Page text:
Title :Blue Stinger
Platforms :Sega Dreamcast
Publisher :Activision
Game Rating :6.4
Review by :Ken Gagne

With the launch of the Sega Dreamcast, a world of gaming possibilities opened, for new tales to be told with unparalleled realism and graphic quality. Until such games exist, gamers will take whatever they can get. Thus is guaranteed the success of the dull Blue Stinger, from Activision. 

Stinger's story is a strange one. In the year 2000, an earthquake reveals the 65-million year old, dinosaur-killing meteorite, now an island in the Yucatan Peninsula. "Dinosaur Island" quickly becomes the site of a research lab. In 2017, another meteorite strikes the island, sealing the island off from the rest of the world and unleashing hordes of monsters. It's up to rescuer Eliot Ballade to uncover the mystery of Dinosaur Island and get out alive. 

The storyline may sound interesting, but it doesn't play out that way. The characters Eliot meets (including the playable Captain Dogs) are uninteresting, unconvincing bores. The dialogue is poorly-written, the voice-acting is insipid, and only a fan of Japanese animation could excuse the terrible lip-syncing.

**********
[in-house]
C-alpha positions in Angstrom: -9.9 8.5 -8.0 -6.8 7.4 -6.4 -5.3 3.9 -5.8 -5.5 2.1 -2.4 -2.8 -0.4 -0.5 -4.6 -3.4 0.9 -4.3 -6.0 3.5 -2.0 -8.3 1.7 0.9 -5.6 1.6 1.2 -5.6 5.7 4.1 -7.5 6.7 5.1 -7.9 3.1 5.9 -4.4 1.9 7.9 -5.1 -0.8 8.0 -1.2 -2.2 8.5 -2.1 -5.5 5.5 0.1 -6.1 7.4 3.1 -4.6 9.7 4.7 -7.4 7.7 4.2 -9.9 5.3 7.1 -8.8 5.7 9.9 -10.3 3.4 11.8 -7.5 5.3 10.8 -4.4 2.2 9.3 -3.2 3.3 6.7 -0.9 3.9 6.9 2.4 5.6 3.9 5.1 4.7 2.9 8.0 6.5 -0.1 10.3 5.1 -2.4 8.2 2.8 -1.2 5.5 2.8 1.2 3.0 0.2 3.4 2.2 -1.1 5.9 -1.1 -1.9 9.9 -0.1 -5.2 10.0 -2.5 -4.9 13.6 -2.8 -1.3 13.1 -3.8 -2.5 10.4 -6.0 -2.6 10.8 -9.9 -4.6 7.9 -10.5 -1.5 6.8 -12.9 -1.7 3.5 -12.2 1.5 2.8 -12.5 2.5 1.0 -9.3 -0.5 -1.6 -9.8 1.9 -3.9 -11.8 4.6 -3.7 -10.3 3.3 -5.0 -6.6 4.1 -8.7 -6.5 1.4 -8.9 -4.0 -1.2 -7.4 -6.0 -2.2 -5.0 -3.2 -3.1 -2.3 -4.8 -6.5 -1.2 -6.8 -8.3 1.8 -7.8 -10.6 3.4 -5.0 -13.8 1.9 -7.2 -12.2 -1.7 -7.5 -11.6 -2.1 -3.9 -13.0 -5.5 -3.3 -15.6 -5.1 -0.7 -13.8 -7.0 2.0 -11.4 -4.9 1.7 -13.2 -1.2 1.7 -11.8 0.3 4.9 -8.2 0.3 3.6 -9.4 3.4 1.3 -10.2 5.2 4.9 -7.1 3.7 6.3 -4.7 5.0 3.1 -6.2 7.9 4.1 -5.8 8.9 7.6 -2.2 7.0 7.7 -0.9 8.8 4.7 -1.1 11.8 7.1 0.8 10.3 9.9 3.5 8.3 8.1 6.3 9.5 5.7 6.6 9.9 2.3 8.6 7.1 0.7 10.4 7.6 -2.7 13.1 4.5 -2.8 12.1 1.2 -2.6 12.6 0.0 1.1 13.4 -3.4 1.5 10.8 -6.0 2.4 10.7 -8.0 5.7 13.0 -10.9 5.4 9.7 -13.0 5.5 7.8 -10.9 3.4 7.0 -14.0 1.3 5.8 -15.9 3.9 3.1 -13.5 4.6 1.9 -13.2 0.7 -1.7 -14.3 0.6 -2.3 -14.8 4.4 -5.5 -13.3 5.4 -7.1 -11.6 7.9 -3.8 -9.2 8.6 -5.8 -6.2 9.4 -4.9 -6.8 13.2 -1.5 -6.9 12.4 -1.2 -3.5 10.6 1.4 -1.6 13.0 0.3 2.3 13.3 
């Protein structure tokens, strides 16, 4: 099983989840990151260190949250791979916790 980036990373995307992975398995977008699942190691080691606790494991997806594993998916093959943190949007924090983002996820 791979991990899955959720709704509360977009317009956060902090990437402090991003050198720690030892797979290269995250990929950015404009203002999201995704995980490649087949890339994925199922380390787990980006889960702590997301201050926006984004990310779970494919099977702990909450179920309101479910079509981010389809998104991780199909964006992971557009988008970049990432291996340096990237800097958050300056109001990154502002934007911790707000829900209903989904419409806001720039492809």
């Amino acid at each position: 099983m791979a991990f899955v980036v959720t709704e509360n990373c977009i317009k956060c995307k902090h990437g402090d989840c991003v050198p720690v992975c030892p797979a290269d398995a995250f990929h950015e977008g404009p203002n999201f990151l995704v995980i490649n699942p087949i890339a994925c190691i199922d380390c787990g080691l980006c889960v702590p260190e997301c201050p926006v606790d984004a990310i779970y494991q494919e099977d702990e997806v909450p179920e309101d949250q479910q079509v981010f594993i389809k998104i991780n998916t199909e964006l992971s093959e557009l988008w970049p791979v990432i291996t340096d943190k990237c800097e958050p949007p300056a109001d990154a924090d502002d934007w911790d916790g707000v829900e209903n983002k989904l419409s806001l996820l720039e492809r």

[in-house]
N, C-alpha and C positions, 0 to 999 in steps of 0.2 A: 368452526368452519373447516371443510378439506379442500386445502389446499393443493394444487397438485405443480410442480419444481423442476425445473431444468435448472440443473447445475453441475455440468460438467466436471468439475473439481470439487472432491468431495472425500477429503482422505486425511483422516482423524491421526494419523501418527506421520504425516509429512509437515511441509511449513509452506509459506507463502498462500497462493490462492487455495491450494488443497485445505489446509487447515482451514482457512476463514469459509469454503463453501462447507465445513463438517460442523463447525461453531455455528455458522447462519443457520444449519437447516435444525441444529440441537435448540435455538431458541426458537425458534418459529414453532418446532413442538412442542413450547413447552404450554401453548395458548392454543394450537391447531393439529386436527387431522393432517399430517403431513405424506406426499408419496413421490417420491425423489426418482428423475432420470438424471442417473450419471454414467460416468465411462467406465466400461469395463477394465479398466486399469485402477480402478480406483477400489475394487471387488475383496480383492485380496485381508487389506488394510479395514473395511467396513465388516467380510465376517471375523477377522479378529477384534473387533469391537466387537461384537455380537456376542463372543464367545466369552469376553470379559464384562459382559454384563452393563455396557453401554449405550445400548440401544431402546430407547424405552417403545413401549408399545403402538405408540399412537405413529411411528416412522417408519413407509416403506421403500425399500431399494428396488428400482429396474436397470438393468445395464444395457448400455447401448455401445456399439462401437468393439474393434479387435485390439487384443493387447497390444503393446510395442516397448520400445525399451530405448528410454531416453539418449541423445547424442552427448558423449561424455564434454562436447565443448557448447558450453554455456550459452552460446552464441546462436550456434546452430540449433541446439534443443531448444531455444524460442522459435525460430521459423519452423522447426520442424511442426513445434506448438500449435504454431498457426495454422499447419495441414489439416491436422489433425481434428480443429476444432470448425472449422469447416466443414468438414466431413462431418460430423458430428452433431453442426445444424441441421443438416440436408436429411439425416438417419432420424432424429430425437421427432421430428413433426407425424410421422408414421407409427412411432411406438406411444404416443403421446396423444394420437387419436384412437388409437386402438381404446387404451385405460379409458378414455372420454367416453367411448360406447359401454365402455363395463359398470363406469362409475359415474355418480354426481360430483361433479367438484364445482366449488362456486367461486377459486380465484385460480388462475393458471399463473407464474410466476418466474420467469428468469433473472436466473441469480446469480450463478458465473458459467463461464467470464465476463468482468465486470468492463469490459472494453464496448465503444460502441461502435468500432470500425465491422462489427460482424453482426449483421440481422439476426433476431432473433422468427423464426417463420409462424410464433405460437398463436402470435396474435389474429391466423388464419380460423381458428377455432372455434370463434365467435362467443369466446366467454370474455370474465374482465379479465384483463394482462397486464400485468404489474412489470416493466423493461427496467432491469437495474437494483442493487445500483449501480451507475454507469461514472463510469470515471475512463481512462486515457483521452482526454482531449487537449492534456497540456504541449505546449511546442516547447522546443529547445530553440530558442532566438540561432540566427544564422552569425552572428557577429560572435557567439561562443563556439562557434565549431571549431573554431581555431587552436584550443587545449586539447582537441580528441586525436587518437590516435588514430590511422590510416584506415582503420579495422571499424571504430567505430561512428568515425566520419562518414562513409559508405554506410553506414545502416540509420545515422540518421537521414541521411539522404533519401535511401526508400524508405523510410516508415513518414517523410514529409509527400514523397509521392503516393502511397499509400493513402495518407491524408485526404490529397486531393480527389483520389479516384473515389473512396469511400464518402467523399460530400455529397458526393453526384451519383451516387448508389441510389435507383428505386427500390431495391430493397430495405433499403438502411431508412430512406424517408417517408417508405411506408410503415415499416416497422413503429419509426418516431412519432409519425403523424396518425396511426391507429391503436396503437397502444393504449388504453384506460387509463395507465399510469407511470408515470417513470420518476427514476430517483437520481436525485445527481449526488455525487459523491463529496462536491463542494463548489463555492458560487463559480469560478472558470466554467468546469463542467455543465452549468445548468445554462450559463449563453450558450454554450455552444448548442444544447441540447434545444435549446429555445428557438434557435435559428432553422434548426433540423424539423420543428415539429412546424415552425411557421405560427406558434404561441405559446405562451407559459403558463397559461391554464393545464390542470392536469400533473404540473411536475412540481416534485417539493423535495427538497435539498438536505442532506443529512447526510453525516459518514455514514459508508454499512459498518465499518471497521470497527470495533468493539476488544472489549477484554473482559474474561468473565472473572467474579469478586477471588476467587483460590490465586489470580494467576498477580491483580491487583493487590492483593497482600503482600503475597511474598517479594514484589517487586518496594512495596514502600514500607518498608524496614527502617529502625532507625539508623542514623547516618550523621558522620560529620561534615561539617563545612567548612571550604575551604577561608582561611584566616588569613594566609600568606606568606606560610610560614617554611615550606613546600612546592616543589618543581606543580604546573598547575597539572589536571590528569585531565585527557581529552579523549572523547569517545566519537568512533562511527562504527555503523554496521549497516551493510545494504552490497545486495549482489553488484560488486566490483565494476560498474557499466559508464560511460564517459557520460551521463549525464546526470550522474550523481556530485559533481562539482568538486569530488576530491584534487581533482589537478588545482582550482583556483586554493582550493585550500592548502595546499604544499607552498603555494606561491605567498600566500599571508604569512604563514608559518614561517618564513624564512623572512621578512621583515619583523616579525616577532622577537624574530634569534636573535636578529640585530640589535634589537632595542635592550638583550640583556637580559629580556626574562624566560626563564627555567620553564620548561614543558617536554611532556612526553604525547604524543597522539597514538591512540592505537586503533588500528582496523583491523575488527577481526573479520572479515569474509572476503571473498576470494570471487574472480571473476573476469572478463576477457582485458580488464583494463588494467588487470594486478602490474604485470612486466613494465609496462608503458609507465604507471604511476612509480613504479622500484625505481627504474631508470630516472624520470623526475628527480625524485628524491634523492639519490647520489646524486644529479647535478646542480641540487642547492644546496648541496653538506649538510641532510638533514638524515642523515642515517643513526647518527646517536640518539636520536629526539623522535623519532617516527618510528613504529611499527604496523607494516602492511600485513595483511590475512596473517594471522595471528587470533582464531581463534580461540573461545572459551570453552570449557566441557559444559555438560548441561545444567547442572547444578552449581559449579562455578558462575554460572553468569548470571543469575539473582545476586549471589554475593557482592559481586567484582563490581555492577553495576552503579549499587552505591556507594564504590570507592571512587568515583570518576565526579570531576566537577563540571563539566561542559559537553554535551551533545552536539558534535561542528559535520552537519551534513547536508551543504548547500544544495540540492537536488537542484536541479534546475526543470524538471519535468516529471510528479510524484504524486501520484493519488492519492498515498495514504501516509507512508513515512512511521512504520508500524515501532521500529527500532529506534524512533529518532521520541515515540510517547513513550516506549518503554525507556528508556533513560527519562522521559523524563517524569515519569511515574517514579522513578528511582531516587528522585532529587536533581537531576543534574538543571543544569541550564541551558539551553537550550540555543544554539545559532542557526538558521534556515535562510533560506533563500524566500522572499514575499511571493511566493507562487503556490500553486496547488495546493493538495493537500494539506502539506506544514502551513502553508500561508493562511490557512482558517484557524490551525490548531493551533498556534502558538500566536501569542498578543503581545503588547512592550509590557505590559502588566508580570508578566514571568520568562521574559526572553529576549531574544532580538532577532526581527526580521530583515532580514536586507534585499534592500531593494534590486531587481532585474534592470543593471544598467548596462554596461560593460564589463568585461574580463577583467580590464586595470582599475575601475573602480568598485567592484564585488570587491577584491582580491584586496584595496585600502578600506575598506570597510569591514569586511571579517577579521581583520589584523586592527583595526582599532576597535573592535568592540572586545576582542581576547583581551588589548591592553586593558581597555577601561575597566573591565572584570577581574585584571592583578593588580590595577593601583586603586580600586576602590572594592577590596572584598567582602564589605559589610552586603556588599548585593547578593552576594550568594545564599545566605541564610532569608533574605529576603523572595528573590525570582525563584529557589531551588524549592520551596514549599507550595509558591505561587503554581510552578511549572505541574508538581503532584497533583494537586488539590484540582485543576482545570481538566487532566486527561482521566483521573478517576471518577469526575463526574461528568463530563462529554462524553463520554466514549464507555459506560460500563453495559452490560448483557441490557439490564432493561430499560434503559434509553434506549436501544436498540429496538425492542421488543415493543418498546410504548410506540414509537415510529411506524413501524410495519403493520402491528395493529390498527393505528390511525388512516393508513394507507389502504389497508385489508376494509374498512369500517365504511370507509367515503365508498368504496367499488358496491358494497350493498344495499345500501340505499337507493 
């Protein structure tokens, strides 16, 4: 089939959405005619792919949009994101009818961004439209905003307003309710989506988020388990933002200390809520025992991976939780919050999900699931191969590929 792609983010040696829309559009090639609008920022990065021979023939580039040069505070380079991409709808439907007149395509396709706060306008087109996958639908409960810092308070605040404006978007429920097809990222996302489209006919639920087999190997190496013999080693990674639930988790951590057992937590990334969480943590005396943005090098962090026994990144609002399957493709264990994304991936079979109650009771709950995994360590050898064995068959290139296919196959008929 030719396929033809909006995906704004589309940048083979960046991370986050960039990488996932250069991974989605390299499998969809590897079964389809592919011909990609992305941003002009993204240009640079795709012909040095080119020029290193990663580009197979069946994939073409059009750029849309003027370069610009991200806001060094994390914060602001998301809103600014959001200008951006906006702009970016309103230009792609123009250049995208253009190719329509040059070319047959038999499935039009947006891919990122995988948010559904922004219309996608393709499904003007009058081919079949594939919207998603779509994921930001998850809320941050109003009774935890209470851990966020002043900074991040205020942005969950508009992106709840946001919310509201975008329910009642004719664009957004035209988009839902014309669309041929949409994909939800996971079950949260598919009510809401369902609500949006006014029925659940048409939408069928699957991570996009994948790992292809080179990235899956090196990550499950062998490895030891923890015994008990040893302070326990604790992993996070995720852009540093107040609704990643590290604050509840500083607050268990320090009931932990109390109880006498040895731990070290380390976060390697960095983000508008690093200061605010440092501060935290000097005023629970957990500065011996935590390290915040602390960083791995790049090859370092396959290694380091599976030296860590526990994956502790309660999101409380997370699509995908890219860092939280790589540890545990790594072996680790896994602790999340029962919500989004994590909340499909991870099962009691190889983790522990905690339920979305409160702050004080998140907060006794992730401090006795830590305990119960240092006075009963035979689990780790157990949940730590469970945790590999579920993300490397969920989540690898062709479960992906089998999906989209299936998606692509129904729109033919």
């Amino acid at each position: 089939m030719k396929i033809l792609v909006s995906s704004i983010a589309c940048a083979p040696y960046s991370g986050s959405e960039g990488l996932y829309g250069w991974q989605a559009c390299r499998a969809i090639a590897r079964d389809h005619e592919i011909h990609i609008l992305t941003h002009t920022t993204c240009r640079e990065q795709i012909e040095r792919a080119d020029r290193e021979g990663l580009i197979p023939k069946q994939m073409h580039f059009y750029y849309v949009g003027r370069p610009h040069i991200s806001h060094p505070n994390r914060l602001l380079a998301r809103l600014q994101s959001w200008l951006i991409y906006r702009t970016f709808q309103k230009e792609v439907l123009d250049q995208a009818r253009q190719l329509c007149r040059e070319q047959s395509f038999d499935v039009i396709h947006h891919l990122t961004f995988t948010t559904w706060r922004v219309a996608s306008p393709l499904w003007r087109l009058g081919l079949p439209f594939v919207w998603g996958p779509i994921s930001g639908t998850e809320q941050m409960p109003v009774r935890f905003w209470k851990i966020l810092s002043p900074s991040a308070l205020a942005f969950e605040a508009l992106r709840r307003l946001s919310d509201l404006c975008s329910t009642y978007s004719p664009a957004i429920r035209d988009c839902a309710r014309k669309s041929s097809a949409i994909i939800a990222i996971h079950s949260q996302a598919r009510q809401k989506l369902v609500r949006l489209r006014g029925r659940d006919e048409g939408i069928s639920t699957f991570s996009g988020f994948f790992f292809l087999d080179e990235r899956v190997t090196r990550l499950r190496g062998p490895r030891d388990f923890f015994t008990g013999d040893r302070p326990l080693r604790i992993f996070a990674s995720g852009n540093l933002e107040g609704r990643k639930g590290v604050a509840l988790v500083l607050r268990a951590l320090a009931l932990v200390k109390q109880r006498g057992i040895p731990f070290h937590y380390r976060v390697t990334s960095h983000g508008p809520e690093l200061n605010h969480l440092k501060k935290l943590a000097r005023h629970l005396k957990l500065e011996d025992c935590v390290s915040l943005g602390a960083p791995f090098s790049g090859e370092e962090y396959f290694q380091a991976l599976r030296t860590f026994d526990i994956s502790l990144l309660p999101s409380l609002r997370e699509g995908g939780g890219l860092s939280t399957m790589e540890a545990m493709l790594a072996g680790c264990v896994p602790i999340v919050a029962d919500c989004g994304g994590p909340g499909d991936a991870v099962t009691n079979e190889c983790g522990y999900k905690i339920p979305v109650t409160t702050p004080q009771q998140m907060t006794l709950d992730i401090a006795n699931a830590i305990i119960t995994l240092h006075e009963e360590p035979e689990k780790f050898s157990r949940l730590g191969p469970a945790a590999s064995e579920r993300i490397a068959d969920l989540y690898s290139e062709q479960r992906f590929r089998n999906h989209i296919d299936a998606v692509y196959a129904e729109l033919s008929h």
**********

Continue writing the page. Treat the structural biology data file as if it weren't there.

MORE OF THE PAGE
The game plays similarly to Tomb Raider, with an over-the-shoulder camera following Eliot's movements. Control has both strong and weak points. Interacting with the environment is flawless: Eliot easily climbs, pushes, and fires. There are separate buttons for armed and unarmed attacks, giving players the option to conserve ammo. But in general movement, the control fails. Eliot doesn't always do as he's told; for example, he may continue to charge straight ahead, ignoring a direct command to make a left turn. The camera gets tight in confined spaces, making accurate movement difficult. 

The graphics do not reflect the system's 128-bit power. The full-motion video sequences, such as the opening movie, are impressive, yet rare. The game itself sports no such visual eye-poppers; instead, we see Eliot awkwardly running through seaports, laboratories, and other uninteresting locales. Like the game's mall setting, there's nothing here to make you want to stop and take a closer look. 

Blue Stinger is challenging — for all the wrong reasons. Many monsters must be met in hand-to-hand combat, which resolves to mindless button-mashing. After losing a third of his energy to such battles, Eliot starts limping, causing him to take further damage by hindering his ability to quickly avoid attacks. Plus, attention must be paid to graphical detail, else the necessary door or item may be overlooked. 

New Dreamcast owners looking for a quick action-adventure fix will have no choice but to turn to the only game in town. Blue Stinger will assuredly be a financial success, but it sets no gameplay milestones.

This article is copyright (c) 1999, 2007 by Ken Gagne. All rights reserved. Not to be distributed without permission.

Original publication: Sentinel & Enterprise, 13-Sep-99